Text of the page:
a satisfactory proof that the Church of England does not intend to teach that doctrine, but the reverse of it.

Long as this note has been, I cannot refrain from adding a few passages, bearing immediately on the subject of it, from the pen of a pious and learned prelate of the present day.

“The example of St. Paul,” says the present Bishop of Chester, “authorizes us to believe and argue that grace sufficient to salvation is given to all who are dedicated to Christ in baptism."-Apostolical Preaching, p. 146.

-“ Another practical evil of the doctrine of special grace is the necessity which it implies of some test of God's favour, and of the reconcilement of Christians to Him, beyond and subsequent to the covenant of baptism. St. Paul, it has been seen, insists upon the necessity of regeneration : he declares that the natural man is at enmity with God, and cannot receive the things of God:' he calls the heathen nationsáchildren of wrath,' and sinners of the Gentiles:' he speaks of the old man as being corrupt according to the deceitful lusts ;' in short, he expresses, under a variety of terms, the assertion of our Saviour, that 'except a man be born again, of water and of the Spirit, he cannot enter into the kingdom of God.”—John iii. 5.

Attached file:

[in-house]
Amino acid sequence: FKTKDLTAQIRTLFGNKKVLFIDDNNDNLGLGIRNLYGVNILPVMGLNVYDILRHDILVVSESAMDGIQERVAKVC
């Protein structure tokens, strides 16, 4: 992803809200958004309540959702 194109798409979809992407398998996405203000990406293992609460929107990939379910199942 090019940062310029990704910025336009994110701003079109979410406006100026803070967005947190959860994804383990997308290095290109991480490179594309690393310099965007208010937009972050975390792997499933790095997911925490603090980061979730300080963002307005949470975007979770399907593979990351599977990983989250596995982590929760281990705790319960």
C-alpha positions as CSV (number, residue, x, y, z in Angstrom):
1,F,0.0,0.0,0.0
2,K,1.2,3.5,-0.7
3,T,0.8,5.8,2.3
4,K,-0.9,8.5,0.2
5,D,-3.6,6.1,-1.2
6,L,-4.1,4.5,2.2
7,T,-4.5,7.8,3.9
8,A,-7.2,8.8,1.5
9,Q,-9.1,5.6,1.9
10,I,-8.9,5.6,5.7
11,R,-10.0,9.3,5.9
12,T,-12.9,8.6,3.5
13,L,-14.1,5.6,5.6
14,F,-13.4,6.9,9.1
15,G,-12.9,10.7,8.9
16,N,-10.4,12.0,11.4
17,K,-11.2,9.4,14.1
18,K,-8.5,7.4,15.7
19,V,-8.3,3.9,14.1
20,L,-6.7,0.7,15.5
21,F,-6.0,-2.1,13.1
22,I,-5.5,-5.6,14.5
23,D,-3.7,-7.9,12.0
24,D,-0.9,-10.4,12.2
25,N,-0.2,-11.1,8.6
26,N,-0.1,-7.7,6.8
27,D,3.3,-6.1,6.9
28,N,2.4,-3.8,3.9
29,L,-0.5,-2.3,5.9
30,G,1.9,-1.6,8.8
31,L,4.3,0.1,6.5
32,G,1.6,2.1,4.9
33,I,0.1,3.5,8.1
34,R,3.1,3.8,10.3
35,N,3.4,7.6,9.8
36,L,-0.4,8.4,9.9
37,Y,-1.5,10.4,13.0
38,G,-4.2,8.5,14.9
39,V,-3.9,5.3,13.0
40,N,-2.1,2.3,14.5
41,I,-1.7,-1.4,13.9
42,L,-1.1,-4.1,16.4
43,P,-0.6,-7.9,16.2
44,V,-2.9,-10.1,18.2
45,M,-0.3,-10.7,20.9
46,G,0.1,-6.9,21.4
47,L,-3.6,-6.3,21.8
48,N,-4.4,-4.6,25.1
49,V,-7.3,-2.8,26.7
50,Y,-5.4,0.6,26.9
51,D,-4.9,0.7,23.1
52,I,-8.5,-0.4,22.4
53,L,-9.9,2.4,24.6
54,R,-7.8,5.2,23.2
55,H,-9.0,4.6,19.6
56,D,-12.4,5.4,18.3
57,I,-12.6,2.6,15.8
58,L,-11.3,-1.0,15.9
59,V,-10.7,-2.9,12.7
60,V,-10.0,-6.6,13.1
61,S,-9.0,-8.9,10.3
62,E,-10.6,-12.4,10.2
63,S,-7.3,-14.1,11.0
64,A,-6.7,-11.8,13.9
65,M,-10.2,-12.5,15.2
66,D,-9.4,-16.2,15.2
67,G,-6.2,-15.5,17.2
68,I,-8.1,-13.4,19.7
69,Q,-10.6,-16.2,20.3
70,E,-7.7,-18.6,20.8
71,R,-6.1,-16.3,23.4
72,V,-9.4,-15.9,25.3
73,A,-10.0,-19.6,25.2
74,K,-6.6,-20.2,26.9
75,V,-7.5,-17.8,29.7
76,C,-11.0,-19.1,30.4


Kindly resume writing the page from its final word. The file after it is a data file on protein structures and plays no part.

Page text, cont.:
“ With equal clearness he intimates, that the Christians he addresses were thus regenerate: as having put off the old man with its deeds ;' and having become the temple of the Holy Ghost,' and the members of Christ ;' as having the spiritual